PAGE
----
Fort Myers resident Gerry Mater, 74, said he's not opposed to the Vatican opening the priesthood to a larger group.
"It's the work of the Holy Spirit that will decide that for us," he said.

Monday, February 3, 2014

Pope warns of future Roman Catholic priests becoming ‘little monsters’

Making headlines again with some frank talk, a couple months ago Pope Francis took on the clericalism of some priests who are more concerned with their careers then serving people. This was not just about clergy with aspirations to Vatican posts or episcopal positions, but also parish priests set on becoming kings of their own parish fiefdoms.
Though widely reported, this is an article from the New York Daily News.

VATICAN CITY — Pope Francis has said men studying for the Roman Catholic priesthood should be properly trained or the Church could risk "creating little monsters" more concerned with their careers than serving people.

In comments made in November but only published on Friday, Francis also said priests should leave their comfort zone and get out among people on the margins of society, otherwise they may turn into "abstract ideologists".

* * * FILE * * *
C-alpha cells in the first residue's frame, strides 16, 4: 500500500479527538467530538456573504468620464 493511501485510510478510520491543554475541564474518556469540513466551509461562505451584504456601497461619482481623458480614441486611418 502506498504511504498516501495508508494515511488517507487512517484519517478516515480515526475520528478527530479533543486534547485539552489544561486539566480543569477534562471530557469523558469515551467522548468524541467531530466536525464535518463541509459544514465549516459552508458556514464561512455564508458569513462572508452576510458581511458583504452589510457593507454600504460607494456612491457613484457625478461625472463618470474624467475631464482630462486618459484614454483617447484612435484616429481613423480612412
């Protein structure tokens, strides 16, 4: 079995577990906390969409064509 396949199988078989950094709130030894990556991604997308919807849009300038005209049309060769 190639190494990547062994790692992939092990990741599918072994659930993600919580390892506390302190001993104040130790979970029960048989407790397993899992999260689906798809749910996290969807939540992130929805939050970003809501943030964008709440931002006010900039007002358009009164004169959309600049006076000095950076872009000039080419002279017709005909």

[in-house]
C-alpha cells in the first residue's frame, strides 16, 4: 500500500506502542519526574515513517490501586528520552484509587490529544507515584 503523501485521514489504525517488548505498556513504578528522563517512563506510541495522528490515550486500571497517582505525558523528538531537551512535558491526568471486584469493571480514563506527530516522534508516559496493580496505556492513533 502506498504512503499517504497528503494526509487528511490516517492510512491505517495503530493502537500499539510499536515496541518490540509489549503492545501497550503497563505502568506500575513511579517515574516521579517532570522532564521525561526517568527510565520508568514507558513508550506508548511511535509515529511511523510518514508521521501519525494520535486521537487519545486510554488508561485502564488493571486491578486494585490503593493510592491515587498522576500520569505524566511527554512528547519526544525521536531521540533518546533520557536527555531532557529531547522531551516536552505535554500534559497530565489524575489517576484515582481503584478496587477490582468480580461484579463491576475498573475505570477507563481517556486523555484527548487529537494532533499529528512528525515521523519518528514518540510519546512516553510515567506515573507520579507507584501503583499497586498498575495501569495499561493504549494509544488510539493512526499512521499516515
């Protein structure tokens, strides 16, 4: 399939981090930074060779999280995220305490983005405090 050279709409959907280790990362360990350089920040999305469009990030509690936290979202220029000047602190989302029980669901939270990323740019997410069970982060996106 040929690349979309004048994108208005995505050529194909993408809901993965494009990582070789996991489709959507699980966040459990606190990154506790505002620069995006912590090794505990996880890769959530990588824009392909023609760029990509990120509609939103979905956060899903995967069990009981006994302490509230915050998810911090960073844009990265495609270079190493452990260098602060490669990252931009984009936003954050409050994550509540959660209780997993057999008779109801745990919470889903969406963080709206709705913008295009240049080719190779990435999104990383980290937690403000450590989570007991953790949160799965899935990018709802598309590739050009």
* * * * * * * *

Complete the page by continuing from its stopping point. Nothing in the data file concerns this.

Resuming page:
The Italian Jesuit journal Civilta Cattolica published an exclusive text of the comments, made in a three-hour, closed-door meeting the Argentinian-born pontiff had in late November with heads of orders of priests from around the world.

"Formation (of future priests) is a work of art, not a police action. We must form their hearts. Otherwise we are creating little monsters. And then these little monsters mould the people of God. This really gives me goose bumps," he said.

Since his election in 2013 as the first non-European pope in 1,300 years, Francis has been prodding priests, nuns and bishops to think less about their careers in the Church and to listen more to the needs of ordinary Catholics, especially the poor.

Taking over an institution reeling from child sex abuse, financial and other scandals and losing members to other religions, Francis has tried to refocus on the basic Christian teachings of compassion, simplicity and humility.

His conversation with the members of the Union of Superiors General is important because they will transmit his wishes directly to priests in their religious orders around the world.